The army has given me the confidence to deploy into disaster zones, make big decisions and change people's lives.
Paul Taylor developed a keen interest in the Army on his paper round during the Falklands War in 1982. He remembers being fascinated by the unfolding events and often sat down to read the latest news on his round.
Paul joined the Army in 1985, selecting the infantry and the Royal Regiment of Fusiliers as his Regiment and stayed with them for 26 years. He took part in many military operations and believes that the most important thing he learnt when he was on them was leadership.
He also developed an understanding of the linkage between the military taking part in operations and disaster management and firmly believes that when you are on those type of deployments you are not managing but leading people and it is that skill that he has brought with him to civilian life.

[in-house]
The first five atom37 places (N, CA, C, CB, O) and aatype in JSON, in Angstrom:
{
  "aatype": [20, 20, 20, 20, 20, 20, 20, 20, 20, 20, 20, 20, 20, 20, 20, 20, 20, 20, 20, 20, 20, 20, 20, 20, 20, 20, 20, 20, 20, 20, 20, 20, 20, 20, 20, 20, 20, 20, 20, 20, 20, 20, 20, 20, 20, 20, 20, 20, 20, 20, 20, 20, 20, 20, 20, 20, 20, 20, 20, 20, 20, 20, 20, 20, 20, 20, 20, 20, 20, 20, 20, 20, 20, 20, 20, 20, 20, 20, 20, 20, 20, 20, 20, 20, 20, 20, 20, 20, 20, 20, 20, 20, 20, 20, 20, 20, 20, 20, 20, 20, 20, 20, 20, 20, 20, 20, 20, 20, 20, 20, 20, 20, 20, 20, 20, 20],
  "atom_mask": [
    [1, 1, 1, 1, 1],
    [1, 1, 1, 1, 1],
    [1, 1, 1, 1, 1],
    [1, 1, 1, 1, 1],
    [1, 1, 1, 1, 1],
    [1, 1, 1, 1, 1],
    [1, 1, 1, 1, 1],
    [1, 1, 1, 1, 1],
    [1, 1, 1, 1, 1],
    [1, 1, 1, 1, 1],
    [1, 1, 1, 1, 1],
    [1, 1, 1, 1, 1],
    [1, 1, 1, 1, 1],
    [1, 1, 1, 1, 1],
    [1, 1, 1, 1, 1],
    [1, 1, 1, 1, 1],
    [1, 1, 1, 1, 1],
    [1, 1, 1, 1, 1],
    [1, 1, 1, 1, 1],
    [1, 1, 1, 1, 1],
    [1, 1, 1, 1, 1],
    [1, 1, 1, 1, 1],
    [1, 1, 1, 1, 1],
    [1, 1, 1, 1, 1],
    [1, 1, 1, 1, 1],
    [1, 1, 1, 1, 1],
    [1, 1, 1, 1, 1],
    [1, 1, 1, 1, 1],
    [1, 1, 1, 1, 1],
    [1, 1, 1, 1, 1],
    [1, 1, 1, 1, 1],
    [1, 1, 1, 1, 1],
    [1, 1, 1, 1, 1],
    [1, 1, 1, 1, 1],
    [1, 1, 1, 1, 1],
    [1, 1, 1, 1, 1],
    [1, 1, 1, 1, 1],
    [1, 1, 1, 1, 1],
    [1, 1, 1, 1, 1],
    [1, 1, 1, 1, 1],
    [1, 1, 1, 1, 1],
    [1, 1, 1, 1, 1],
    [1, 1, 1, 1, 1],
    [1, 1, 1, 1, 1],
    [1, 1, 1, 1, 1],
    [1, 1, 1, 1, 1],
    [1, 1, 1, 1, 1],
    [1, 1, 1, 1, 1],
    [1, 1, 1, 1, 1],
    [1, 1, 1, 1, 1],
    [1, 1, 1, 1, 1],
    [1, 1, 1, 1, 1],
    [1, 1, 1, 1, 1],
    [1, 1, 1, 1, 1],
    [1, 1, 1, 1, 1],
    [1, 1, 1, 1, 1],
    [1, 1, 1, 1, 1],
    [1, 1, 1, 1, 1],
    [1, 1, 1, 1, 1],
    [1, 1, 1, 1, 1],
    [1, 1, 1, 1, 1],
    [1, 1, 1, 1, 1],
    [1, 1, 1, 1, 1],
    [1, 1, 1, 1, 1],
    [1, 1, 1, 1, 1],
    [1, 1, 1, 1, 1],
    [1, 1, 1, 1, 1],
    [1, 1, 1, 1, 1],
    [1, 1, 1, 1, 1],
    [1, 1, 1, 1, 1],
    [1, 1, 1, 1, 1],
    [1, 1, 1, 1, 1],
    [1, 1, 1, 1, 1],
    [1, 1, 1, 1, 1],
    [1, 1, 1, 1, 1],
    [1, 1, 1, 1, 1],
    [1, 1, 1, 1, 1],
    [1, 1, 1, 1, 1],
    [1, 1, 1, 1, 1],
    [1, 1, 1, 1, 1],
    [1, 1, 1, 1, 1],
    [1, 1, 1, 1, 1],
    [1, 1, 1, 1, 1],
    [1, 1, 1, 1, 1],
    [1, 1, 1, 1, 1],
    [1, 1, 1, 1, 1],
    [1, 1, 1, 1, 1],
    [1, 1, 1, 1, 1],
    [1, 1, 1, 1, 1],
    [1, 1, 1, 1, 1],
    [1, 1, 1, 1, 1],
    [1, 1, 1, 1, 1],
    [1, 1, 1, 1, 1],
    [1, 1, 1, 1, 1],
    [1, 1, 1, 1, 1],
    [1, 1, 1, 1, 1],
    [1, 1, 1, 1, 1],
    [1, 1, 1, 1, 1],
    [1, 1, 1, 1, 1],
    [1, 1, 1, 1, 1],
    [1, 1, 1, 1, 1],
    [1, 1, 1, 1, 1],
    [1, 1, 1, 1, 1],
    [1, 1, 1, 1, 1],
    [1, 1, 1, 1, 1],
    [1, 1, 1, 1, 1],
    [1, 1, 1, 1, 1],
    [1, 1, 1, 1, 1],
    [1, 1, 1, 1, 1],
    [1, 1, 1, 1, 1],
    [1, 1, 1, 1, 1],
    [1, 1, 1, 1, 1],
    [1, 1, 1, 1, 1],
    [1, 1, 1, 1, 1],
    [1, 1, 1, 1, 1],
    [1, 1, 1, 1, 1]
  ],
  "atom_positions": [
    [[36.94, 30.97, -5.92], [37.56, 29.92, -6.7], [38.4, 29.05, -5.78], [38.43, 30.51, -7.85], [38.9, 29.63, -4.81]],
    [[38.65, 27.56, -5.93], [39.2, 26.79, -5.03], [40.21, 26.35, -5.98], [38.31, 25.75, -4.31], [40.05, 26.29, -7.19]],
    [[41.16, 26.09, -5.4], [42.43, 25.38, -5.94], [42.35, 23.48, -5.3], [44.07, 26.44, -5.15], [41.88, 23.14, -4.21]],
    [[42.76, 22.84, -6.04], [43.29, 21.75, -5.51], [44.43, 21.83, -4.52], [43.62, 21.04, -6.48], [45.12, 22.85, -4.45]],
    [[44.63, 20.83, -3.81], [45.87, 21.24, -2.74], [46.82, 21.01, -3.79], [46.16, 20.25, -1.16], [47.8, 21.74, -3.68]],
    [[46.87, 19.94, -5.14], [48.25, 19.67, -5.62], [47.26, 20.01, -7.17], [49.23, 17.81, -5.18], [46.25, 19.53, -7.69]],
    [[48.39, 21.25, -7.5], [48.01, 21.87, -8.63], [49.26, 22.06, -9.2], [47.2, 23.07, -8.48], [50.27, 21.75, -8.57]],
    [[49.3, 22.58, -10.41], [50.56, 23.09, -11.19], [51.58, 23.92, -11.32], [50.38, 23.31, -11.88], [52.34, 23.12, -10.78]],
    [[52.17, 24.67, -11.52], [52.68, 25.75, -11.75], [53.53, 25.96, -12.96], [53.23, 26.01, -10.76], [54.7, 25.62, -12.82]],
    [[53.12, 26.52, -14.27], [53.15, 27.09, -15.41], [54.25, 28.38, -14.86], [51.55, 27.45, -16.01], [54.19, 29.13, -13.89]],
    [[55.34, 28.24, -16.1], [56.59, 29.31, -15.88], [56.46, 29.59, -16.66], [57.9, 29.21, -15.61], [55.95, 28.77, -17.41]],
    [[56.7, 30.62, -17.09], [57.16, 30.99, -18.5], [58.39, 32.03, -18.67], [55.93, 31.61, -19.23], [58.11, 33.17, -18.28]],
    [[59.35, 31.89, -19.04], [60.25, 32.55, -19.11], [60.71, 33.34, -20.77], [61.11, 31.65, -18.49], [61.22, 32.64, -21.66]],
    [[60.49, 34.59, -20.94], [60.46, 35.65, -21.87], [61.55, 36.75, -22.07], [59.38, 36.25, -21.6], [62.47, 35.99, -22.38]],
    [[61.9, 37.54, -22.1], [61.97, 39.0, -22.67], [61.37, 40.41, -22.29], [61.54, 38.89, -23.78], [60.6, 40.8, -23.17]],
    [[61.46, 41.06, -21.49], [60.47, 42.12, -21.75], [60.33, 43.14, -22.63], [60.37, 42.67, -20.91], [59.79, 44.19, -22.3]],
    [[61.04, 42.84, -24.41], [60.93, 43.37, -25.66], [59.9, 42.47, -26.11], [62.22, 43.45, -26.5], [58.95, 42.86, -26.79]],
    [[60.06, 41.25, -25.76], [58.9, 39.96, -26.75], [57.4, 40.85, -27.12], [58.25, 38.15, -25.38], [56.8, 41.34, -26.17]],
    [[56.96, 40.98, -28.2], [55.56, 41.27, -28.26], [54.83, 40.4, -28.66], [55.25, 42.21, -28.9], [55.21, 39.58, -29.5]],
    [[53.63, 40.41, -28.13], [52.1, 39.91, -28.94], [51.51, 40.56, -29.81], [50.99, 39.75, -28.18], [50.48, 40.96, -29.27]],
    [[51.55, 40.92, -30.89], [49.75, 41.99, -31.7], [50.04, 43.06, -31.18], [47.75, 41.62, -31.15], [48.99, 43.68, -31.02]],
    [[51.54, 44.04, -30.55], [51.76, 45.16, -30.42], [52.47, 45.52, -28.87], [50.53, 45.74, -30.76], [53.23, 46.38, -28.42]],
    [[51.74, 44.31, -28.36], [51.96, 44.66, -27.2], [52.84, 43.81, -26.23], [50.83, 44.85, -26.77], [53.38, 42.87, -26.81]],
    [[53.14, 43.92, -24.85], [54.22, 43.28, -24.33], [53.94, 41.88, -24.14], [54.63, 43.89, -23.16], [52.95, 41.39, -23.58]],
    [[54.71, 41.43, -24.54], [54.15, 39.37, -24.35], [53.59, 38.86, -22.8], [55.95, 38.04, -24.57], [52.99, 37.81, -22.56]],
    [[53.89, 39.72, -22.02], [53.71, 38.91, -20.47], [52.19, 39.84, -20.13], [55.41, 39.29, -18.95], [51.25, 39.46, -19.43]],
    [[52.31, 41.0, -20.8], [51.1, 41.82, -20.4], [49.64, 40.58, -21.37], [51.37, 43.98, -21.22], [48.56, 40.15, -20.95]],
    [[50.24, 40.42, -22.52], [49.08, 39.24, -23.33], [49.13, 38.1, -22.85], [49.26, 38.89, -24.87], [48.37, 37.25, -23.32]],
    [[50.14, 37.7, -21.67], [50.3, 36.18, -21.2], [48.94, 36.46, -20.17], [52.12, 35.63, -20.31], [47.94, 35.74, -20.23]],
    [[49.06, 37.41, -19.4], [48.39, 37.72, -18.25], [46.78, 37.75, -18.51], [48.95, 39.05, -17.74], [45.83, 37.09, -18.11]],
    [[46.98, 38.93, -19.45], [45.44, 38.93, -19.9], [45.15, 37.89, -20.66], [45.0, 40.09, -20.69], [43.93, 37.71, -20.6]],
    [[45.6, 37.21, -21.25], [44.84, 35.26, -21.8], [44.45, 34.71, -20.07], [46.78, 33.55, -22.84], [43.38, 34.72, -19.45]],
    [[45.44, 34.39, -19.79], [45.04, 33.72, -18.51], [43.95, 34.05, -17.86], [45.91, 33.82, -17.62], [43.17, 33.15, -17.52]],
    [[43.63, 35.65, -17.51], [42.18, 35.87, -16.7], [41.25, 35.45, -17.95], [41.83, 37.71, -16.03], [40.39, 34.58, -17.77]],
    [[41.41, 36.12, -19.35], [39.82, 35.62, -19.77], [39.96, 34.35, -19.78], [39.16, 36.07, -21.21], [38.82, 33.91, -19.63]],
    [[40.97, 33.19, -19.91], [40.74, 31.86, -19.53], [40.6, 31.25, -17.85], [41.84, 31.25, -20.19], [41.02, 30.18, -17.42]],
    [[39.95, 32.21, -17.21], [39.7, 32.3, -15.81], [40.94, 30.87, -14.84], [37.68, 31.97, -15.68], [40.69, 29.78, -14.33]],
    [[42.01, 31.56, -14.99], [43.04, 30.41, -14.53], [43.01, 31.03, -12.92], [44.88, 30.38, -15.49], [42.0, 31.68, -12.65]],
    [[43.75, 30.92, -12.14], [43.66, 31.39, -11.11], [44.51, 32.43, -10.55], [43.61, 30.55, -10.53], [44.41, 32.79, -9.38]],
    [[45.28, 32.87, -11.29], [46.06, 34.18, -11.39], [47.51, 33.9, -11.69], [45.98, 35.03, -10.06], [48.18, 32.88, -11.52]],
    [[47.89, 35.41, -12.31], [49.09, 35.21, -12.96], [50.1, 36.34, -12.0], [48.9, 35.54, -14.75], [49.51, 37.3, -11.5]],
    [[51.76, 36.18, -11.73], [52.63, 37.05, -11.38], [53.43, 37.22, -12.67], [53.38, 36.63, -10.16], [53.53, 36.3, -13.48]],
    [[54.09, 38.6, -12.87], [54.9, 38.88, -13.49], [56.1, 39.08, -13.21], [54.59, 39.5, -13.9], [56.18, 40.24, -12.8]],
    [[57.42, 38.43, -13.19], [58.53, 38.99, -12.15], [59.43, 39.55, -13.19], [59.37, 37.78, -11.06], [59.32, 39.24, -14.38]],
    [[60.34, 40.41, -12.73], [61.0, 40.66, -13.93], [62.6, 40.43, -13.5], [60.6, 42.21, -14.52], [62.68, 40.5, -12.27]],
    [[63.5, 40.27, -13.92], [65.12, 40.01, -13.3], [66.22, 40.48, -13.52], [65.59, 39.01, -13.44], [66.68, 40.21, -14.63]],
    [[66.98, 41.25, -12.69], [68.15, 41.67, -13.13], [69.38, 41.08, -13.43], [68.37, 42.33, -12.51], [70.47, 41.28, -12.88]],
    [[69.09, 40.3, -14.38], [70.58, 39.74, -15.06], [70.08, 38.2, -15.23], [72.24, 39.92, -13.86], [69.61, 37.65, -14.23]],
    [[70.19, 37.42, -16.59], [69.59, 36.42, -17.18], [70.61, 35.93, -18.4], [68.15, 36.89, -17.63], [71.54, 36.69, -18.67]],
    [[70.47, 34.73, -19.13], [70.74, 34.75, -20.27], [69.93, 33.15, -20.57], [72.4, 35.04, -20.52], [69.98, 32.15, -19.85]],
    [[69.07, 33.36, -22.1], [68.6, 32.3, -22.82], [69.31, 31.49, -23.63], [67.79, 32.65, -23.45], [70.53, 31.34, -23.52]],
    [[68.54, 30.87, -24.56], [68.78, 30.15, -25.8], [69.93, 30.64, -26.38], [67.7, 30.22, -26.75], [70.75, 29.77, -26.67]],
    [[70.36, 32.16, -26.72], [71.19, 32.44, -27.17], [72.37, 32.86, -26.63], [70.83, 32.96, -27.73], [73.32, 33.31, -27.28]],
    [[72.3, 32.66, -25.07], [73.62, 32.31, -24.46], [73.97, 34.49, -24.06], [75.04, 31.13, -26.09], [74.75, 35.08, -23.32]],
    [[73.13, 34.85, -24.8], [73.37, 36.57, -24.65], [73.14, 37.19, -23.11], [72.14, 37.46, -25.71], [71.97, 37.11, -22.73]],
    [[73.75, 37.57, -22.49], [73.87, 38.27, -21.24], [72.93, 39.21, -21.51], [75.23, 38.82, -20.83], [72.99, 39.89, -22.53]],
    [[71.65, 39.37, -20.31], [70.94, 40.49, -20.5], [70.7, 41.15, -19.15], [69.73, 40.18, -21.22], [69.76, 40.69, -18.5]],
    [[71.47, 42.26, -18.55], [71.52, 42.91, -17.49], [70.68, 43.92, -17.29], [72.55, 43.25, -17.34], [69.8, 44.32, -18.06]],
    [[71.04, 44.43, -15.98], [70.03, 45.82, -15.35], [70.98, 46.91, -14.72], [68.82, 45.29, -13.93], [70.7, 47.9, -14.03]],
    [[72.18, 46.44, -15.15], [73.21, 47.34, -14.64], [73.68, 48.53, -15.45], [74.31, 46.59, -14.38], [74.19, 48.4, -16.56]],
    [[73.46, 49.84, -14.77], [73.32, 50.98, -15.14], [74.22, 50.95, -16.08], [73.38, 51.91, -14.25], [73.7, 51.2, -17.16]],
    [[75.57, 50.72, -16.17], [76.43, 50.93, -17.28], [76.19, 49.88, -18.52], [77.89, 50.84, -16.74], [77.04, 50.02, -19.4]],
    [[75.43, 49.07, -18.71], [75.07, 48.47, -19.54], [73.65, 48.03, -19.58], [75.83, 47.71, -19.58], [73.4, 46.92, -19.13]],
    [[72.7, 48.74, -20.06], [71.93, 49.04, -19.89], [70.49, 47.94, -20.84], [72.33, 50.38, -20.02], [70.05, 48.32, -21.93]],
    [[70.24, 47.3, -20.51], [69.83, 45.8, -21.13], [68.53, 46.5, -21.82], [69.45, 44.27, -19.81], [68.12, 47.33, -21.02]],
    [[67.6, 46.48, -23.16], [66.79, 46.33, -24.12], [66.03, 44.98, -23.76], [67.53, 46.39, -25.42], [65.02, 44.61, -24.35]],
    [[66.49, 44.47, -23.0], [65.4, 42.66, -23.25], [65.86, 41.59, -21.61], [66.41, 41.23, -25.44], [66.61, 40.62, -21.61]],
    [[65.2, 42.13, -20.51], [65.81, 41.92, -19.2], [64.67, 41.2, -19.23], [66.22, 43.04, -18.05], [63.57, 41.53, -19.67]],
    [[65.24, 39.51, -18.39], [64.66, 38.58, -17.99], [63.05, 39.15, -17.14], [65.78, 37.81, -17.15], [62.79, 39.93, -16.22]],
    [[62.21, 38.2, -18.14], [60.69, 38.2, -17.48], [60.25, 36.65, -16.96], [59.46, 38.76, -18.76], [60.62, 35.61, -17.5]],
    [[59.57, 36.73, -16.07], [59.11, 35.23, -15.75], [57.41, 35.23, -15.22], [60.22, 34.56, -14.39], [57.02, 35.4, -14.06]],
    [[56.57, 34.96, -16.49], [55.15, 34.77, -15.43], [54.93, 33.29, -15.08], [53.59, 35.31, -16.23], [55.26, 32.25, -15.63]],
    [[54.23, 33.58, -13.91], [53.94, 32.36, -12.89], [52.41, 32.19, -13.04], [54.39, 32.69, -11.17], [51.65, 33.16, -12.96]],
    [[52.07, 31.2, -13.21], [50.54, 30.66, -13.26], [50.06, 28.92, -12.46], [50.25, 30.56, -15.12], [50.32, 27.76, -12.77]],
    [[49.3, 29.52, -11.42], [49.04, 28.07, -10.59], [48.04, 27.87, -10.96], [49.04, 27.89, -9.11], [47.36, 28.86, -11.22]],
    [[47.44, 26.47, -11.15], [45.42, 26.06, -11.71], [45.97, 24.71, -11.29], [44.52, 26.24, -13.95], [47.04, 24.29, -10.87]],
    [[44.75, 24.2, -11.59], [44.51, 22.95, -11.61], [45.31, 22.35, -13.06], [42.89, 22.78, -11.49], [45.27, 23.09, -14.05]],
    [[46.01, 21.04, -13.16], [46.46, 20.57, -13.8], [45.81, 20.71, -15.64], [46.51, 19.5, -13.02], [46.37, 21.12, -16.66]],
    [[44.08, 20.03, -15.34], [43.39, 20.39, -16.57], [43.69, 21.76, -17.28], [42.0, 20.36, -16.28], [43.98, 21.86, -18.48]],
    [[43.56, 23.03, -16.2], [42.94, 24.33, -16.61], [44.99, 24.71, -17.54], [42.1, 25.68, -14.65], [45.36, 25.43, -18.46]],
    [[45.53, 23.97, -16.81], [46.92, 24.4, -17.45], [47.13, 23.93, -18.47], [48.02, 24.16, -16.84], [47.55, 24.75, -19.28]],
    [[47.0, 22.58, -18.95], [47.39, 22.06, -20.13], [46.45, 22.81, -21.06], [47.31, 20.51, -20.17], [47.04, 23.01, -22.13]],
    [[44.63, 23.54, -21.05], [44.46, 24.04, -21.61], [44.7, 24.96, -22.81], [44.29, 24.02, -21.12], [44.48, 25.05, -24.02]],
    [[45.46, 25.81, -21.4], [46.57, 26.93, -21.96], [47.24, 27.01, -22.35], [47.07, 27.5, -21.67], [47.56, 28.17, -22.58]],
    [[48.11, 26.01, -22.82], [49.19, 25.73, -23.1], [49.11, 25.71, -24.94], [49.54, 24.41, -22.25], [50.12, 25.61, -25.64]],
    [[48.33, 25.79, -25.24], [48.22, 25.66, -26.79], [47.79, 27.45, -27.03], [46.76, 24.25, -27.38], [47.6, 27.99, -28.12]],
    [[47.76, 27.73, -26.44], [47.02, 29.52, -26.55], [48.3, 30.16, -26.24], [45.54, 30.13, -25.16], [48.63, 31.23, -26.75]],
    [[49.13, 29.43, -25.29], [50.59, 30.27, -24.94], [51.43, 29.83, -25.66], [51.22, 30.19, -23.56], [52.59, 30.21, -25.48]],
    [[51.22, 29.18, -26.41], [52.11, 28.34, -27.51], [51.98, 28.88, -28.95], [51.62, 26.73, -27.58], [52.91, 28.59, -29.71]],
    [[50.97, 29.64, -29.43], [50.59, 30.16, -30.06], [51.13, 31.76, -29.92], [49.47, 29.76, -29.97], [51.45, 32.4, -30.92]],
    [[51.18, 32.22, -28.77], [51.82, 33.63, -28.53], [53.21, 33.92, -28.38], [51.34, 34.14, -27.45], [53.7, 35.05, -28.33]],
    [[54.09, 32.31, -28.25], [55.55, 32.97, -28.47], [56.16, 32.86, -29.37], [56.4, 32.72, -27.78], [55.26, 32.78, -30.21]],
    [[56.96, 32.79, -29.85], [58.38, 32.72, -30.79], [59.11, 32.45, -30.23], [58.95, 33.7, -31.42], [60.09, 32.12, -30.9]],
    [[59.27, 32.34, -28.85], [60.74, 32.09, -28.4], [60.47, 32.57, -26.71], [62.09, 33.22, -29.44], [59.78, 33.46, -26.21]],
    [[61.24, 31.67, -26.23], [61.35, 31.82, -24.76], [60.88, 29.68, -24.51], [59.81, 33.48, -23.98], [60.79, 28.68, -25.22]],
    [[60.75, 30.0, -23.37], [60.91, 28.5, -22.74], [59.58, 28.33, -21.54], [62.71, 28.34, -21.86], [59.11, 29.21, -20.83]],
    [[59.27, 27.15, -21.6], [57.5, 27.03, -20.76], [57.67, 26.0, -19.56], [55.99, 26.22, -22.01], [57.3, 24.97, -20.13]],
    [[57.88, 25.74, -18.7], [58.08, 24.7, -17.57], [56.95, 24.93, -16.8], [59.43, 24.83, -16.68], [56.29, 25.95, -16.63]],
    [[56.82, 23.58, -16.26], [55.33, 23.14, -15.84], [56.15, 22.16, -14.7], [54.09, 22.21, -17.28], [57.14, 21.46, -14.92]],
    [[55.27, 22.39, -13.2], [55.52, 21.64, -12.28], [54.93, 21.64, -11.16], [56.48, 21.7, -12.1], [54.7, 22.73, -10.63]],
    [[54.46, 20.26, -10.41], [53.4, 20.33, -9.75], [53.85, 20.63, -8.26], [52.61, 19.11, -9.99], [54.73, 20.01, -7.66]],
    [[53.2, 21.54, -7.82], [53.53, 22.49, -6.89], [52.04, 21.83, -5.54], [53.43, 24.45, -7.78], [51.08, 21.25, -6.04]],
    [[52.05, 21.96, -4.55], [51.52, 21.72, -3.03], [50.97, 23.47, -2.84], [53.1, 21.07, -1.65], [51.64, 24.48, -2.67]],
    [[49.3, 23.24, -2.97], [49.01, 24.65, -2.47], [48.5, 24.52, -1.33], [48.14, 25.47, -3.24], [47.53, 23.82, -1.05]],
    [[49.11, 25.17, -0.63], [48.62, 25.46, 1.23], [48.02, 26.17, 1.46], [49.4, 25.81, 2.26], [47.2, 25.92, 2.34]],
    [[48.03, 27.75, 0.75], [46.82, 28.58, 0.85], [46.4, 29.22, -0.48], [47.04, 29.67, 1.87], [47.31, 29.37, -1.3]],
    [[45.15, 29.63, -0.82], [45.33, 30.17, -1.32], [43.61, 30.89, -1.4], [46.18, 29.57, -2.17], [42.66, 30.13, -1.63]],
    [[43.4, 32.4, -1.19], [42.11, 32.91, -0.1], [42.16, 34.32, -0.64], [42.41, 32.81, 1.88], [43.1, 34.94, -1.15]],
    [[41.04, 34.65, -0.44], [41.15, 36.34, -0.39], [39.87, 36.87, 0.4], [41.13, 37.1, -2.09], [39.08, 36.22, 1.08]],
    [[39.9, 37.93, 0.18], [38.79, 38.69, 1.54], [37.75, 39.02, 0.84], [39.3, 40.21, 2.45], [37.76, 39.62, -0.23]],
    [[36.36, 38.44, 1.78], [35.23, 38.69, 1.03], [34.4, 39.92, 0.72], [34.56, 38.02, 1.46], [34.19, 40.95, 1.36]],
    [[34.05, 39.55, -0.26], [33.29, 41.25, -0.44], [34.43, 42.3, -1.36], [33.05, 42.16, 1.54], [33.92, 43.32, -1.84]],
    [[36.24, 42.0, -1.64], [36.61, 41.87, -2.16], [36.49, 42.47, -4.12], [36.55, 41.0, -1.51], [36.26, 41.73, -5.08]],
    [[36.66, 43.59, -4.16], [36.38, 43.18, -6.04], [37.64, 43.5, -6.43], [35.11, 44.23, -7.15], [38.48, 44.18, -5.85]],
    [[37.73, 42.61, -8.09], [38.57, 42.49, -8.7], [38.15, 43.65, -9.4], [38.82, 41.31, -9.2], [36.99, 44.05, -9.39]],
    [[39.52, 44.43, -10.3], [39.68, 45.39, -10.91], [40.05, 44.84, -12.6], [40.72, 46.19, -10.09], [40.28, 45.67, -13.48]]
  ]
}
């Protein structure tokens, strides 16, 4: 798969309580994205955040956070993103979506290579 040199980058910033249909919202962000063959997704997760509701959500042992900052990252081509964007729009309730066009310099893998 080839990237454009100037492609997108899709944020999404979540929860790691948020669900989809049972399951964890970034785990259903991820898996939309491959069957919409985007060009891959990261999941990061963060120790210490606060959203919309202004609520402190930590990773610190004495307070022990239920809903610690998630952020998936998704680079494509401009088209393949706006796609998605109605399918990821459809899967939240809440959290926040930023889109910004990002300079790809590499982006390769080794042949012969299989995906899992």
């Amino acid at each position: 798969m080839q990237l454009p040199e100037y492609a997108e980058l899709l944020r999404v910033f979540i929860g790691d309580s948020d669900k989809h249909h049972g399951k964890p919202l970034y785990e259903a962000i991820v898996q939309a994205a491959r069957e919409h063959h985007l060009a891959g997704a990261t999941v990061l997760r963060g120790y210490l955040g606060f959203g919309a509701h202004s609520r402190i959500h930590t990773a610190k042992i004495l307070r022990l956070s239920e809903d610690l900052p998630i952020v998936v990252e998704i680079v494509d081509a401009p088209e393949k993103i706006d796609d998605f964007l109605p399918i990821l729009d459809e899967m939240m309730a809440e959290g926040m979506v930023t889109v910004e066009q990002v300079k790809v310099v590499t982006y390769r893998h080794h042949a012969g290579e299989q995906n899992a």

When Paul left the Army, he immediately pursued a career in the outdoors until 2015 when the Nepal earthquake hit. He recalls that it was almost a lightbulb moment for him, and he immediately volunteered to help.
It was here that he saw for the first time the enormous impact that small groups of determined people could make in a post-disaster environment. Since this first deployment, Paul has been on a further 22 humanitarian deployments and sees himself contributing to more in the future.
He said: “I think the most important thing that the army has taught me that I use in my role day-to-day, is the importance of teamwork and that you achieve very little in isolation. It’s making the most of the people that you have got around you, drawing all that knowledge and experience together and harnessing and steering it towards the completion of the task”.